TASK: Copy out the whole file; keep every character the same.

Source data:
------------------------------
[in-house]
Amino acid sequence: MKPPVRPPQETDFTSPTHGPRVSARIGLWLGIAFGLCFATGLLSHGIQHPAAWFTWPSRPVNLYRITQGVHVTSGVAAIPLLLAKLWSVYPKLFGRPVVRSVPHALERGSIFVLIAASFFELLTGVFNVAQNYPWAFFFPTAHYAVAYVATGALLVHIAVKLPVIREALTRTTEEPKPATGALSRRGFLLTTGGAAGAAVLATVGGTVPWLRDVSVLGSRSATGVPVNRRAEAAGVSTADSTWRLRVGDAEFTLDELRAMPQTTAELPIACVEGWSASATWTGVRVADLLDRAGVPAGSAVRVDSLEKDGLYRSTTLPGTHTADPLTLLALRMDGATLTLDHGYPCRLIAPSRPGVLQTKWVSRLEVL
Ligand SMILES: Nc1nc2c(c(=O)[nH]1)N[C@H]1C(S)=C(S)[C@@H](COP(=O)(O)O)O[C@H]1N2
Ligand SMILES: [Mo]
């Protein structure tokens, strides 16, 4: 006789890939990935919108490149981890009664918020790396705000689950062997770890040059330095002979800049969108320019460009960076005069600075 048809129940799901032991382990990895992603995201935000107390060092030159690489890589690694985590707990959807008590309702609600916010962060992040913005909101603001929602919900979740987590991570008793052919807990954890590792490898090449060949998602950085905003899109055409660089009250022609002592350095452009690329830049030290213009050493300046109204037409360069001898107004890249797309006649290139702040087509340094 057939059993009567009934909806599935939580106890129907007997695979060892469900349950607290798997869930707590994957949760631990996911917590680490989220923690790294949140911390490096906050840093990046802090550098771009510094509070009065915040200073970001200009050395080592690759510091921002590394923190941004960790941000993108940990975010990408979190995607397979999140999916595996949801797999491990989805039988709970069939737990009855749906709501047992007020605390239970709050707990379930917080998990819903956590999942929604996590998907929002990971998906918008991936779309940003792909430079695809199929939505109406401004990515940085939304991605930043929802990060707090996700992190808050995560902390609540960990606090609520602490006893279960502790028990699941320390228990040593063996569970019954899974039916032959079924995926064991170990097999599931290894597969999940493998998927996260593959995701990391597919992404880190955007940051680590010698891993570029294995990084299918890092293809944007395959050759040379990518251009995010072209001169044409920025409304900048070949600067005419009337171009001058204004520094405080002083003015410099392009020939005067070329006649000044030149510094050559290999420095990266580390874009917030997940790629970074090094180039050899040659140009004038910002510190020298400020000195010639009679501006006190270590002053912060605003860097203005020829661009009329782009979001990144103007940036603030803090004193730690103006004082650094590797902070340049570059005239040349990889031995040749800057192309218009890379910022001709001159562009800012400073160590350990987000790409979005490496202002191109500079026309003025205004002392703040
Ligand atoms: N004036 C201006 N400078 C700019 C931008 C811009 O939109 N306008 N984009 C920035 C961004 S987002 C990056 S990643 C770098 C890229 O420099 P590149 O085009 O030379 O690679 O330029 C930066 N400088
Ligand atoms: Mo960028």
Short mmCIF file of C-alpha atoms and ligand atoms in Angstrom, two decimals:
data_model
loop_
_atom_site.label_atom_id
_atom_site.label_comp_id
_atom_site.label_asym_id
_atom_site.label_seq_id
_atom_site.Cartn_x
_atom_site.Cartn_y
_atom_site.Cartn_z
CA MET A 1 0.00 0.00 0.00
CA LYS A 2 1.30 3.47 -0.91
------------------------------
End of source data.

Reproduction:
[in-house]
Amino acid sequence: MKPPVRPPQETDFTSPTHGPRVSARIGLWLGIAFGLCFATGLLSHGIQHPAAWFTWPSRPVNLYRITQGVHVTSGVAAIPLLLAKLWSVYPKLFGRPVVRSVPHALERGSIFVLIAASFFELLTGVFNVAQNYPWAFFFPTAHYAVAYVATGALLVHIAVKLPVIREALTRTTEEPKPATGALSRRGFLLTTGGAAGAAVLATVGGTVPWLRDVSVLGSRSATGVPVNRRAEAAGVSTADSTWRLRVGDAEFTLDELRAMPQTTAELPIACVEGWSASATWTGVRVADLLDRAGVPAGSAVRVDSLEKDGLYRSTTLPGTHTADPLTLLALRMDGATLTLDHGYPCRLIAPSRPGVLQTKWVSRLEVL
Ligand SMILES: Nc1nc2c(c(=O)[nH]1)N[C@H]1C(S)=C(S)[C@@H](COP(=O)(O)O)O[C@H]1N2
Ligand SMILES: [Mo]
């Protein structure tokens, strides 16, 4: 006789890939990935919108490149981890009664918020790396705000689950062997770890040059330095002979800049969108320019460009960076005069600075 048809129940799901032991382990990895992603995201935000107390060092030159690489890589690694985590707990959807008590309702609600916010962060992040913005909101603001929602919900979740987590991570008793052919807990954890590792490898090449060949998602950085905003899109055409660089009250022609002592350095452009690329830049030290213009050493300046109204037409360069001898107004890249797309006649290139702040087509340094 057939059993009567009934909806599935939580106890129907007997695979060892469900349950607290798997869930707590994957949760631990996911917590680490989220923690790294949140911390490096906050840093990046802090550098771009510094509070009065915040200073970001200009050395080592690759510091921002590394923190941004960790941000993108940990975010990408979190995607397979999140999916595996949801797999491990989805039988709970069939737990009855749906709501047992007020605390239970709050707990379930917080998990819903956590999942929604996590998907929002990971998906918008991936779309940003792909430079695809199929939505109406401004990515940085939304991605930043929802990060707090996700992190808050995560902390609540960990606090609520602490006893279960502790028990699941320390228990040593063996569970019954899974039916032959079924995926064991170990097999599931290894597969999940493998998927996260593959995701990391597919992404880190955007940051680590010698891993570029294995990084299918890092293809944007395959050759040379990518251009995010072209001169044409920025409304900048070949600067005419009337171009001058204004520094405080002083003015410099392009020939005067070329006649000044030149510094050559290999420095990266580390874009917030997940790629970074090094180039050899040659140009004038910002510190020298400020000195010639009679501006006190270590002053912060605003860097203005020829661009009329782009979001990144103007940036603030803090004193730690103006004082650094590797902070340049570059005239040349990889031995040749800057192309218009890379910022001709001159562009800012400073160590350990987000790409979005490496202002191109500079026309003025205004002392703040
Ligand atoms: N004036 C201006 N400078 C700019 C931008 C811009 O939109 N306008 N984009 C920035 C961004 S987002 C990056 S990643 C770098 C890229 O420099 P590149 O085009 O030379 O690679 O330029 C930066 N400088
Ligand atoms: Mo960028």
Short mmCIF file of C-alpha atoms and ligand atoms in Angstrom, two decimals:
data_model
loop_
_atom_site.label_atom_id
_atom_site.label_comp_id
_atom_site.label_asym_id
_atom_site.label_seq_id
_atom_site.Cartn_x
_atom_site.Cartn_y
_atom_site.Cartn_z
CA MET A 1 0.00 0.00 0.00
CA LYS A 2 1.30 3.47 -0.91